Late last month, Apple’s 12,000 employee workforce began to move into the technology company’s new 2.8-million-square-foot headquarters in Cupertino, California designed by architects Foster + Partners, according to a press release.
The move-in process will take a full six months to complete, capping off the over eight-year long saga involved in transforming an old parking lot into the so-called “Apple Park” complex, which Apple has dubbed as founder Steve Jobs’s “last product launch,” according to Wired. Jobs initiated the quest to build the new headquarters in 2008, a project that consumed him until his death in 2011.
In a statement, Apple CEO Tim Cook praised Jobs’s vision and said, “[Jobs] intended Apple Park to be the home of innovation for generations to come. The workspaces and parklands are designed to inspire our team as well as benefit the environment. We’ve achieved one of the most energy-efficient buildings in the world and the campus will run entirely on renewable energy.”
To commemorate the end of construction for the $5 billion project, Apple has released several images of the completed complex, a building that contains the largest operable glass walls in the world, among its other superlative qualities. The donut-shaped office complex is located at the center of a 175-acre wooded site that has been reengineered by a series of earthworks and has been re-planted with over 9,000 specimens of drought-tolerant flora, including fruit trees. As if the building were a spaceship that had landed on its site, the highly-constructed landscape finds its way into the building’s donut hole-shaped courtyard, where it is accessible from the office spaces. The site arrangement comes from Jobs’s penchant for taking country walks in nearby areas; the office’s grounds contain over two miles’ worth of walking paths, among other features.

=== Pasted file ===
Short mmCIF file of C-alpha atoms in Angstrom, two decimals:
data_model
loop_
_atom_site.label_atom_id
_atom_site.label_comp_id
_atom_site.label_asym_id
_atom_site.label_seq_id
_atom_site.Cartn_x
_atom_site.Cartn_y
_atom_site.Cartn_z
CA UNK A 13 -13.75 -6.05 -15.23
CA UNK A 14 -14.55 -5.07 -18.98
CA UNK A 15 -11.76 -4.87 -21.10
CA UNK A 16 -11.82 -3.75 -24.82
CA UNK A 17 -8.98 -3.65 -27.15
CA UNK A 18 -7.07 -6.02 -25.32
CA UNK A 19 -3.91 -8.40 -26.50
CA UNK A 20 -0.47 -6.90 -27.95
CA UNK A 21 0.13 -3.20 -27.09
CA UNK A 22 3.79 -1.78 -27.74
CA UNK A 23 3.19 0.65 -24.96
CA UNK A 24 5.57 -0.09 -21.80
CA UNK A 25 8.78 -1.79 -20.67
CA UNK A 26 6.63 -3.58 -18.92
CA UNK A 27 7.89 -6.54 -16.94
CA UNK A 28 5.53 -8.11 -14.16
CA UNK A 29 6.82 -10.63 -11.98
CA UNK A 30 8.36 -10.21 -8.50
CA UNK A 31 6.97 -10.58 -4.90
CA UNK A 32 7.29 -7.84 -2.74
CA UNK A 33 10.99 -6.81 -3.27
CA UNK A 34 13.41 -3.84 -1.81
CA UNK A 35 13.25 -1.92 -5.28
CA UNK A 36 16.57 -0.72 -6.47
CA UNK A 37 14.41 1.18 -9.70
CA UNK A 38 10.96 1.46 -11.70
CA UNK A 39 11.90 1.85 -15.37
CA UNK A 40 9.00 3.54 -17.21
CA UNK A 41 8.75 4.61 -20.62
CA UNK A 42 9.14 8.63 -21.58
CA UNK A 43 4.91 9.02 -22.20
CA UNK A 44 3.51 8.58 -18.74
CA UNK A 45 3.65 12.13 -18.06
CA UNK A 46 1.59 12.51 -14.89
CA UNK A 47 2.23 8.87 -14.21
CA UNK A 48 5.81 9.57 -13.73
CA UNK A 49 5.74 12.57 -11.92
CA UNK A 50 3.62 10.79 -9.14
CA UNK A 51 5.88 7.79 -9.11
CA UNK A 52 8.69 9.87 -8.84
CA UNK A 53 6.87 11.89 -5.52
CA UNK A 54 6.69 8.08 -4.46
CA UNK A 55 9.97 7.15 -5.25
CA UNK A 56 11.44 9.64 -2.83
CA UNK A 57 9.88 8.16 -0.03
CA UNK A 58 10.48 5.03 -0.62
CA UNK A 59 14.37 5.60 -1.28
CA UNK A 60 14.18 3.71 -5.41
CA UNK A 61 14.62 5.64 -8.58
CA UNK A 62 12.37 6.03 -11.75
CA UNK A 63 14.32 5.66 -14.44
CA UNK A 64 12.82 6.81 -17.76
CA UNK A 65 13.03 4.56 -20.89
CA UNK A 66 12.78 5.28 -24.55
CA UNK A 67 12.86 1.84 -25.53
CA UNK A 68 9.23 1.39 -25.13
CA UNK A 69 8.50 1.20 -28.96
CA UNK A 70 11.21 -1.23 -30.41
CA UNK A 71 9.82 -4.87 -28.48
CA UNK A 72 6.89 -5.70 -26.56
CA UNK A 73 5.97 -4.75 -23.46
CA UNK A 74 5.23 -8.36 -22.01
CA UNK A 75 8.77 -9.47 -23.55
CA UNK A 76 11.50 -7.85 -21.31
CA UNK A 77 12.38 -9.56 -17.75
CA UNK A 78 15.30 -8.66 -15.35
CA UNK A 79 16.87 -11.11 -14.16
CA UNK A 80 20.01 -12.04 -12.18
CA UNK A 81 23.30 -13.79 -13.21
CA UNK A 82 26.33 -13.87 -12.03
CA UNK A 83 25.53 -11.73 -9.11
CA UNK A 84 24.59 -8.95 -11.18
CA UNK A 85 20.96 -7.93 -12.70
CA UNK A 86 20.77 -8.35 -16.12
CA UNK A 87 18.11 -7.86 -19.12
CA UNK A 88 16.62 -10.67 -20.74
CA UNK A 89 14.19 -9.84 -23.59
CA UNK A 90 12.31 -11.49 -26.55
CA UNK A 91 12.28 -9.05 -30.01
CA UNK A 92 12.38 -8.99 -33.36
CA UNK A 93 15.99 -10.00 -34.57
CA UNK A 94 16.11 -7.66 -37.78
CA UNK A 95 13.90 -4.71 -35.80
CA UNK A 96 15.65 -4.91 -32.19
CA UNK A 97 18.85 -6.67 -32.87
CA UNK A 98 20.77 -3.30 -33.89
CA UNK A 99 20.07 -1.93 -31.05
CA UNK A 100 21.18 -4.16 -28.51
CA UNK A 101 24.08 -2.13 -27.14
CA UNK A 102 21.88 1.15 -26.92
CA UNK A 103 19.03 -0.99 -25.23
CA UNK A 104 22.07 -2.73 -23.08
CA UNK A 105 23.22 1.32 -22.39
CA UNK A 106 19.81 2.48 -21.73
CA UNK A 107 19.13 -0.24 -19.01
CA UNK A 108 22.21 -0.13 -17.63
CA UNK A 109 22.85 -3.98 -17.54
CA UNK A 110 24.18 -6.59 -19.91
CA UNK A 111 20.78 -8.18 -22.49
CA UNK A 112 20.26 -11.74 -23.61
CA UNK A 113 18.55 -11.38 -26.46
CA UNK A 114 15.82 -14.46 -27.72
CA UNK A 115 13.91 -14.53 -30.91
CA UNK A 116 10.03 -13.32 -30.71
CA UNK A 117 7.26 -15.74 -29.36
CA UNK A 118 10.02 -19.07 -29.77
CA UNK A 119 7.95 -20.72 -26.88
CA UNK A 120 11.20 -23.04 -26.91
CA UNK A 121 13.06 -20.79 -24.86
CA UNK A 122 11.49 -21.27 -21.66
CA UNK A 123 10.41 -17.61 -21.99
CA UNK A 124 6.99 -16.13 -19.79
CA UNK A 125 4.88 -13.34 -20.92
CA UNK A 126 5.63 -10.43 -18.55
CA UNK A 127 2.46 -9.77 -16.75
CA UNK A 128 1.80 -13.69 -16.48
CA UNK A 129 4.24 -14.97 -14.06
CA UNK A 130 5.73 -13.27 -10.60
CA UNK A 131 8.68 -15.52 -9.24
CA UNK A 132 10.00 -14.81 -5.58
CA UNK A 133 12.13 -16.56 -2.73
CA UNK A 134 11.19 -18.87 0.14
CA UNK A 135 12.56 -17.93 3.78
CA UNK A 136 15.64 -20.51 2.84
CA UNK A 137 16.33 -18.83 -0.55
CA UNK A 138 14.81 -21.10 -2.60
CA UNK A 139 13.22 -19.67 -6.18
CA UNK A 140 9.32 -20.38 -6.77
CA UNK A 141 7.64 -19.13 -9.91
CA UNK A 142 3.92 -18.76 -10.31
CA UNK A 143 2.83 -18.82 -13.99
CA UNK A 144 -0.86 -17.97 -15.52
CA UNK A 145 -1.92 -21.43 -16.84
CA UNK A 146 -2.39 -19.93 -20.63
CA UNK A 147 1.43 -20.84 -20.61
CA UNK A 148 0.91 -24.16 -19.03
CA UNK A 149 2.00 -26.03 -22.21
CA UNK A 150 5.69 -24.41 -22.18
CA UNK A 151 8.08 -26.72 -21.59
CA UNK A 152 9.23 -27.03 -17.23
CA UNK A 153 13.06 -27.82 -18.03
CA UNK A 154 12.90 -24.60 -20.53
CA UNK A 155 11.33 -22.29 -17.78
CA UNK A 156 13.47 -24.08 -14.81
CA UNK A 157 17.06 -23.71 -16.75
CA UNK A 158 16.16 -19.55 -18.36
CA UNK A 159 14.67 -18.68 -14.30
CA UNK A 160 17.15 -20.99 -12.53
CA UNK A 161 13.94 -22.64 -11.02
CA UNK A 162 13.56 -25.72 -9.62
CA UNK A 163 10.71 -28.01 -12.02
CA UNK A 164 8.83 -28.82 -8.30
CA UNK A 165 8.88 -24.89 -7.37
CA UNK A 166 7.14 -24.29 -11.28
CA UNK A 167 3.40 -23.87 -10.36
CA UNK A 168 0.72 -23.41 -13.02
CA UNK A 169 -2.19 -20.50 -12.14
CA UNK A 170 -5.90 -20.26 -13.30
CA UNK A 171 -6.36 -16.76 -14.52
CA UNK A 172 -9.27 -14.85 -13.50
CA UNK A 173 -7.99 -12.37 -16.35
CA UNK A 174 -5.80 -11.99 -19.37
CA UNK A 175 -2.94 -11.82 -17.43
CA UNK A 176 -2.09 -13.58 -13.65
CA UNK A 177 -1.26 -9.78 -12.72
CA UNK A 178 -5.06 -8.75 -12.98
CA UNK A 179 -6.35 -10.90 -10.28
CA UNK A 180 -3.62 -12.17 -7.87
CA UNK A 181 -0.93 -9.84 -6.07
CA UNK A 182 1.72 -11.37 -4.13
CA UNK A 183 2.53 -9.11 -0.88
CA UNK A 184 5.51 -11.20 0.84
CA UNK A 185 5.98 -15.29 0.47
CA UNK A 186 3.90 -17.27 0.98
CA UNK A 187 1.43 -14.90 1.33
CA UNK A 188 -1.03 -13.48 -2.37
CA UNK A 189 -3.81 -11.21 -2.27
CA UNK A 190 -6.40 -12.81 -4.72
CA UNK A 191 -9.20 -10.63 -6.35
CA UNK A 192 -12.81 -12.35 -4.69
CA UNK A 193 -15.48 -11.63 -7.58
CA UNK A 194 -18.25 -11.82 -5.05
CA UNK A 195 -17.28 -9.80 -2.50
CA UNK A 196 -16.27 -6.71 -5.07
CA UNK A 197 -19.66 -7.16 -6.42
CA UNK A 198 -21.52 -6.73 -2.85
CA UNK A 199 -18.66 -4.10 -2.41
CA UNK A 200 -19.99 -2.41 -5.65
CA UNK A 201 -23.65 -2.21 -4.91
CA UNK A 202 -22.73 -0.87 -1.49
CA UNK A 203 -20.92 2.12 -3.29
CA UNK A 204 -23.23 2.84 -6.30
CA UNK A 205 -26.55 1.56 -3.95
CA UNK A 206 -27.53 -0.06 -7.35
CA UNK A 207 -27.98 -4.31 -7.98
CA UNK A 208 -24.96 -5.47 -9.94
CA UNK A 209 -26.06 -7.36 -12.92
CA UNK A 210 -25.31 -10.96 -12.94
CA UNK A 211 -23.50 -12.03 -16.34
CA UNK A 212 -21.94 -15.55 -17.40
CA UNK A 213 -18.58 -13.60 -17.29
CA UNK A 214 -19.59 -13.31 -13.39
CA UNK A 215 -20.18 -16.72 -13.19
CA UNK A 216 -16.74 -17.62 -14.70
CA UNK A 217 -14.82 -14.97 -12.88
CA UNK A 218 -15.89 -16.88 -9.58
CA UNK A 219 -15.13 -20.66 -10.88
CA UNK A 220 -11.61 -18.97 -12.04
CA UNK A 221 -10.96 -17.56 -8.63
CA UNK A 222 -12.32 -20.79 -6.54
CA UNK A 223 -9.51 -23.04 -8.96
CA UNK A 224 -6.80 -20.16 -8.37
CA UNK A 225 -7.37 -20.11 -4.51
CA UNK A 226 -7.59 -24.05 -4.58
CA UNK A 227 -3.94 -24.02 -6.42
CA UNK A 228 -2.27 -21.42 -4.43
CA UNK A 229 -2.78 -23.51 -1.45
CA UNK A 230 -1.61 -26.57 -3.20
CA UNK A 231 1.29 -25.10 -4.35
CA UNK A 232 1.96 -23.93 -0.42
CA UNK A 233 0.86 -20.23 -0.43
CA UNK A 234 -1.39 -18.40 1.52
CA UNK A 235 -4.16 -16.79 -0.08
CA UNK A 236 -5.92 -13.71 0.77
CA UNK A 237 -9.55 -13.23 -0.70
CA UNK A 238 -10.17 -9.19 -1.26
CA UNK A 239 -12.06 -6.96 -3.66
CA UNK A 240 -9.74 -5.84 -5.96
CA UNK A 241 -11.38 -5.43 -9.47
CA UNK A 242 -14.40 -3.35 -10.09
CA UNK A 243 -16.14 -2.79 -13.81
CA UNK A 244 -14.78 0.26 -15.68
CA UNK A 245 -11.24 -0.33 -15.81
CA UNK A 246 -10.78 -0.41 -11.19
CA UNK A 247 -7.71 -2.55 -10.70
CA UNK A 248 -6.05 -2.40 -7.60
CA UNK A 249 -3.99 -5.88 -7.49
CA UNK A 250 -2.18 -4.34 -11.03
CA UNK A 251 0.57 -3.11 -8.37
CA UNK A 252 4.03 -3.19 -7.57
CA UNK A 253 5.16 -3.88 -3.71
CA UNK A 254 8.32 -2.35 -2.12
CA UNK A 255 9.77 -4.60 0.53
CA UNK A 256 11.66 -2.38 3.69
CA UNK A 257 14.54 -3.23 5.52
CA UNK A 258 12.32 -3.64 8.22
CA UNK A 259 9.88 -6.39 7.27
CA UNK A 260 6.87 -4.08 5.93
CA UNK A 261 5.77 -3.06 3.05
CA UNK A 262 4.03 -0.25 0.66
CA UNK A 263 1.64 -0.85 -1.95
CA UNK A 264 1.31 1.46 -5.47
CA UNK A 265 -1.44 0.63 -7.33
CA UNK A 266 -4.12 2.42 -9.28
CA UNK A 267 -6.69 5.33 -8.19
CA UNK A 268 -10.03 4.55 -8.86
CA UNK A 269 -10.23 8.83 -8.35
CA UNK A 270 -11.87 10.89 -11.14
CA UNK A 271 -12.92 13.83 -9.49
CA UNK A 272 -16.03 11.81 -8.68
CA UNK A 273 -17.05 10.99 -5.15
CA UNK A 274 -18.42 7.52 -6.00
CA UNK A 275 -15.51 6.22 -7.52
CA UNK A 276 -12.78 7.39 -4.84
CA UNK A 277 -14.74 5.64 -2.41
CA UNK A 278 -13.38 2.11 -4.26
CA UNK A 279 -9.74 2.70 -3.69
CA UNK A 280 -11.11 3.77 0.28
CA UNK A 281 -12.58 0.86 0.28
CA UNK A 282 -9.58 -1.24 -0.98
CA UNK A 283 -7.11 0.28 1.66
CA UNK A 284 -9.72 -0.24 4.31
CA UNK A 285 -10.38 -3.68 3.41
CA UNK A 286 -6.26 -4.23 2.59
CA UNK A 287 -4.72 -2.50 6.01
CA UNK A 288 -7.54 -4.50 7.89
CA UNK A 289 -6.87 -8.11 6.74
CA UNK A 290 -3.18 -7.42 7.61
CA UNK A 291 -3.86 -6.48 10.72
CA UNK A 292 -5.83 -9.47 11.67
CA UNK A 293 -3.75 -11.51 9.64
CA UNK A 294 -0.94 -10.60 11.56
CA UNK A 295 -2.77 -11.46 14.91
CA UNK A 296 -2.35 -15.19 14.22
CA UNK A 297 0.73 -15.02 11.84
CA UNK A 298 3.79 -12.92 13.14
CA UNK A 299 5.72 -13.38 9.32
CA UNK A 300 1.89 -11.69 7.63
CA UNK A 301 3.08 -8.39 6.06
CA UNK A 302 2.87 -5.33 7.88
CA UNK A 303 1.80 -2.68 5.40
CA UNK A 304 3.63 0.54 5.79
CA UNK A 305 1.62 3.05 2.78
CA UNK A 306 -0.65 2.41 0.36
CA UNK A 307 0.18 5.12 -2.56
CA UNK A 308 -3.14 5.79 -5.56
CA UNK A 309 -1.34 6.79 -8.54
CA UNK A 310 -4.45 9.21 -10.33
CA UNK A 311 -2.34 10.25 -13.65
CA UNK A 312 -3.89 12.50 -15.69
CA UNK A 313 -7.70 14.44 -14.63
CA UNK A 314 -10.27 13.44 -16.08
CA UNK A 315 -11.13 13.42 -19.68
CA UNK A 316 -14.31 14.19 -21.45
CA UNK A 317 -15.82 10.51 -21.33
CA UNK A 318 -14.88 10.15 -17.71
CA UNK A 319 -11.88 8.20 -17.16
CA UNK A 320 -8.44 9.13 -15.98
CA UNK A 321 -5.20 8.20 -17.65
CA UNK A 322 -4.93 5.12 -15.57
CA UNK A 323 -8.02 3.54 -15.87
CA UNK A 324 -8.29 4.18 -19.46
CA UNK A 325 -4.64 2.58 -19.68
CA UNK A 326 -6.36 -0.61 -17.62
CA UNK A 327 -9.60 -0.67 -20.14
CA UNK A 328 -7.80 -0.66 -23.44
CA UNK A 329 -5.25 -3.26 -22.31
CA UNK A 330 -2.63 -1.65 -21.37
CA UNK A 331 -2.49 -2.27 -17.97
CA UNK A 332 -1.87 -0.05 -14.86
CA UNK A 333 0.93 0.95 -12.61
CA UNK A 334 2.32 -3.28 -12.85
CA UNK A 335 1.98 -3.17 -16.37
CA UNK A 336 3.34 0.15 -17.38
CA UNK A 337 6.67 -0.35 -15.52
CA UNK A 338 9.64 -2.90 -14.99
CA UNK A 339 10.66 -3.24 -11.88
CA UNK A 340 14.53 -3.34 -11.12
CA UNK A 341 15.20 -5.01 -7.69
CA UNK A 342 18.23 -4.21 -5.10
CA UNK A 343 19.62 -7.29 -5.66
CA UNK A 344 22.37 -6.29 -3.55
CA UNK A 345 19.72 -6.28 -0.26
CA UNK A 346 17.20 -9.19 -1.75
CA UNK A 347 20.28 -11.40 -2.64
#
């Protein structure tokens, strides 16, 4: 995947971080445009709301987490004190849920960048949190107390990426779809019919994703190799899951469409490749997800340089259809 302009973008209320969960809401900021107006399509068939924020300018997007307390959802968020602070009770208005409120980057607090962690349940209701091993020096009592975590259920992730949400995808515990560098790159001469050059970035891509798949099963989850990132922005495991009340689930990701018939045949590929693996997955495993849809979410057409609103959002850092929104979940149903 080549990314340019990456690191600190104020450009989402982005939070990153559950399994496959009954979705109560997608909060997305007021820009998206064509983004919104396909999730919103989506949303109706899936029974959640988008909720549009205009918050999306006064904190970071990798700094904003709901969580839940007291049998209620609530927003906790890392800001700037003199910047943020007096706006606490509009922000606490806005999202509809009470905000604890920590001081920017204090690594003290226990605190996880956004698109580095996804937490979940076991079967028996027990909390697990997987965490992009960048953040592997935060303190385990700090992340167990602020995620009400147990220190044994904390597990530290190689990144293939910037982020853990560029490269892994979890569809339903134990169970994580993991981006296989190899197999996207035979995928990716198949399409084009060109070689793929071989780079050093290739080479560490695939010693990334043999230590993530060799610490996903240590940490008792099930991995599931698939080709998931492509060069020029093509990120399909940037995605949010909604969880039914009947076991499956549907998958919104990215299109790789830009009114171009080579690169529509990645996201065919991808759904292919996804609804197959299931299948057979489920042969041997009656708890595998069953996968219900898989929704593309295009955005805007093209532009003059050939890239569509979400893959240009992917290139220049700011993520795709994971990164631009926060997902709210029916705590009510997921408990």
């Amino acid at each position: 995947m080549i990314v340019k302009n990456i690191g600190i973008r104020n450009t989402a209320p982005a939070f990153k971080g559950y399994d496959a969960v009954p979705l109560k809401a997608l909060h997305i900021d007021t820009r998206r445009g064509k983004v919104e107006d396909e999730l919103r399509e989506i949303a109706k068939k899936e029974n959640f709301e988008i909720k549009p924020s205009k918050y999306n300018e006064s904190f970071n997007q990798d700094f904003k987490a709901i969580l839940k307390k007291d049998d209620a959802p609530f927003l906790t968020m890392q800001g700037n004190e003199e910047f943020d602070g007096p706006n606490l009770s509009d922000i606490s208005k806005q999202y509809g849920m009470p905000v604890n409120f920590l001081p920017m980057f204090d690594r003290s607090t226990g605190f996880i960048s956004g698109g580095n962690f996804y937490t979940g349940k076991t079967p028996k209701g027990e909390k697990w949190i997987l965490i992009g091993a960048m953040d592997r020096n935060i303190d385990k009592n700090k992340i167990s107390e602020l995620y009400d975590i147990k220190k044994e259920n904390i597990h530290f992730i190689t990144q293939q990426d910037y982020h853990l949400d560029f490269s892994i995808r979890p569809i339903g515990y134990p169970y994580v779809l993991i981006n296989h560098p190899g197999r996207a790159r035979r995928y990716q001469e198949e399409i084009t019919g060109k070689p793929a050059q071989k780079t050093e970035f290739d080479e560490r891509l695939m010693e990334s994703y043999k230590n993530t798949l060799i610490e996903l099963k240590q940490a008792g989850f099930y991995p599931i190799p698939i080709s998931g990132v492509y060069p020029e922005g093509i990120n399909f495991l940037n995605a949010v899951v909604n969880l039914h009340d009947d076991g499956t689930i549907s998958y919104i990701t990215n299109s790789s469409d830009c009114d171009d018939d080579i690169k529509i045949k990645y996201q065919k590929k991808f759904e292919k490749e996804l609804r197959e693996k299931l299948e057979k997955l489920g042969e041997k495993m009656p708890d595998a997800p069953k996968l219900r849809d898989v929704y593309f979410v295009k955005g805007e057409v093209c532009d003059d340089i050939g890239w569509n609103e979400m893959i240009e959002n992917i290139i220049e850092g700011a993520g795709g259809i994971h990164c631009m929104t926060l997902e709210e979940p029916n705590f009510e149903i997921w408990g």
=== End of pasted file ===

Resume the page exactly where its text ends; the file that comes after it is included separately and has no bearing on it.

The main, four-story building is topped by slightly-gabled roof containing an 805,000-square-foot solar array that provides much of the power for the complex. The arrays are interrupted by a continuous, protruding light monitor that facilitates the building’s passive ventilation strategies. The building is not mechanically ventilated, but instead relies on a combination of convection cooling and thermal massing provided by radiant heating and cooling systems to regulate its internal climate.
On one end, the building is punctuated by two pairs of four-story-tall hangar doors—each of which weighing 440,000 pounds—that are controlled by silent mechanical equipment embedded underground. Those apertures convert an interior, two-level yoga studio and cafeteria area into a massive outdoor room. The glass doors—and the curved glass curtain walls along the exteriors of the project—were fabricated by German fabricator Seele Group. The yoga studio and its attendant 100,000-square-foot wellness center will offer healthcare and dental services for Apple’s employees.
The complex also contains a 1,000-seat performancetheatere that will be named for Jobs. The theater is capped by a 20-foot tall, 165-foot wide glass cylinder and by a carbon-fiber roof. Designs for the theater were reportedly heavily influenced by Jobs’s sensitivities and will be used for the company’s future product launches. Construction and landscaping improvements will continue to wrap up on the complex as the employees slowly filter in over the following months.